Steve leads content development, thought leadership and public relations activities as a partner at Starr Tincup. Steve received his B.A. in American Studies from the University of Texas at Austin. Since 2001, Steve has specialized exclusively in human resources and human capital-focused communications consulting after nearly a decade as a newspaper journalist. He has earned numerous awards for his business writing and his blogging and believes that most of life is just showing up and not being a jerk. Full Bio…
Three Myths About Hiring the Unemployed
By Steven Wade Smith
Sometimes life imitates art. For example, let’s look at one of my favorite movies, The Best Years of Our Lives. It’s a classic that covers the return of three servicemen to civilian life after the trauma of World War II. One of these veterans is Fred Derry, played by Dana Andrews. He’s a bright, energetic Army Air Force officer who becomes disillusioned as he’s unable to find a job and build a new life.
In true Hollywood fashion, Fred finds a job at the moment when he has just about given up hope. When Fred’s prospective employer asks him what he knows about construction, Fred admits that he doesn’t know anything about it. What he does know, Fred says, is how to learn. Willing to take a chance, the boss-man tells Fred to get started. Job search over.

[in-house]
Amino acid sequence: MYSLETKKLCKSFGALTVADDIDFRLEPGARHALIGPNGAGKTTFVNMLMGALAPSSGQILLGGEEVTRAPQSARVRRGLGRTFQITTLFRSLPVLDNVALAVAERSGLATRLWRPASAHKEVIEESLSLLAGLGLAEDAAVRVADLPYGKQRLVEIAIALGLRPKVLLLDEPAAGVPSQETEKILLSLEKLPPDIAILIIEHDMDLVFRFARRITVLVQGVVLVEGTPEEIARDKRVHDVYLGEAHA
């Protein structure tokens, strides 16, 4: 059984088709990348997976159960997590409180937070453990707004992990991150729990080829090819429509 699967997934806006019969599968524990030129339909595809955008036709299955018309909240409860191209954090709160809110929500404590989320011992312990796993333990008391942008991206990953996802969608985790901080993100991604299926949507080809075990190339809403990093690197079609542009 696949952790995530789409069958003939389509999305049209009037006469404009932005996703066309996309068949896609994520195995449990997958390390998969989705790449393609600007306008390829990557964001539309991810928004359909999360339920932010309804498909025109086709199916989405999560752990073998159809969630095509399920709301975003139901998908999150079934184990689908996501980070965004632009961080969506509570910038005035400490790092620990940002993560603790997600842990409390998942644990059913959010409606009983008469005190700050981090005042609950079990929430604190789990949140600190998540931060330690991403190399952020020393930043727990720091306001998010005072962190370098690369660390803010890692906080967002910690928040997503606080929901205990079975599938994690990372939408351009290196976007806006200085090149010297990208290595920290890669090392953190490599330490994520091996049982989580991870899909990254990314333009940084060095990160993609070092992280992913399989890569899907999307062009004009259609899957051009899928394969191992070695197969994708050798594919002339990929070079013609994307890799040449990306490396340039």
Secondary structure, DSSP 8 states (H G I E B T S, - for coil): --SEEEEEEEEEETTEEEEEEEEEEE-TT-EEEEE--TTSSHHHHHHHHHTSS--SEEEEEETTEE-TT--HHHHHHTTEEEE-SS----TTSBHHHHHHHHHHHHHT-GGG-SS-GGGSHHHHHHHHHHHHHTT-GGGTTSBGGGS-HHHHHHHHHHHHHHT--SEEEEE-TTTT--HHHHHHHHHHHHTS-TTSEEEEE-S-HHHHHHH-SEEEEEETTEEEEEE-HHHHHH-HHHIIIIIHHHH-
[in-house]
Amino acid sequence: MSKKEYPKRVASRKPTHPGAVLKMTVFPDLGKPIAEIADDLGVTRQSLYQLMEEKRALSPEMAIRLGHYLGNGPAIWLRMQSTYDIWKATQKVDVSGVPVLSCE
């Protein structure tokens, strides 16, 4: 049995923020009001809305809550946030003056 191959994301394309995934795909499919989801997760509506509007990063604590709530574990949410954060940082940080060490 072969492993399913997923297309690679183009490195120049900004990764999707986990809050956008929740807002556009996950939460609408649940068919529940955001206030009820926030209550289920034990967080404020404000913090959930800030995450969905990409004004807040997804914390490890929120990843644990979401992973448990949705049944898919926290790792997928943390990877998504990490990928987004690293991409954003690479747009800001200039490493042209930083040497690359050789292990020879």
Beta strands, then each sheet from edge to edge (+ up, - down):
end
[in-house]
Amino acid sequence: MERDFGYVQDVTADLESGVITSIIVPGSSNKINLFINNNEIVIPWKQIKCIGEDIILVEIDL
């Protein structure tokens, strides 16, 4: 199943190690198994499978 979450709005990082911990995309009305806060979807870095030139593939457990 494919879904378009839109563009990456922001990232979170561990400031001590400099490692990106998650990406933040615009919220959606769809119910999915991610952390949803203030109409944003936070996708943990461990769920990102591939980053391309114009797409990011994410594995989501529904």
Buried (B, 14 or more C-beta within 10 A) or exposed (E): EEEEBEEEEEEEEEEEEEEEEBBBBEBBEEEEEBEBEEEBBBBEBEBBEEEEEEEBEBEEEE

As Americans recover from the trauma of the Great Recession, these types of Hollywood endings aren’t playing out the same way for today’s unemployed. Many of today’s long-term unemployed are running into a new challenge: Job postings that ask them to not even bother applying.
Myth No. 1: The Unemployed Are Out of Work for a Reason
Discrimination against the unemployed isn’t anything new, really. Hiring managers have always had a bias against the unemployed. The implicit value judgment: How good can a candidate really be if they are out of work? Pass all of the new laws you want, but you will never be able to change this bias.
There’s a simple reason for this: it’s a hiring shortcut. If you have 30 applications, it’s easiest to knock out the 10 résumés from the unemployed before doing any critical evaluation.
The basic flaw is this simple assumption: Companies never terminate qualified people. This just isn’t the case when companies are letting people go by the tens of thousands. High-performing and high-potential employees get let go because their division is closing, their position is eliminated or just by accident. Lots of deadwood gets retained because of seniority or an innate instinct for survivability.
The takeaway: Don’t make value judgments about the unemployed. Be sure that your recruitment technology isn’t filtering them out. Instead, look for opportunities to take advantage of another company’s firing mistakes. There is talent and potential out there, and it’s not even hard to find.
Myth No. 2: The Unemployed Are Unqualified
Technology hasn’t necessarily helped with this problem. With applicant tracking systems and online career portals, it has never been easier from someone who isn’t remotely qualified for a position to apply for a job. Hiring managers, who are bogged down with mountains of résumés from unqualified and unemployed applicants, simply have their biases confirmed.
Certainly, employers can also use technology to handle increased candidate volume and sift through applications to separate the qualified from the unqualified. But what about the qualified and unemployed? How does your talent acquisition process screen for this?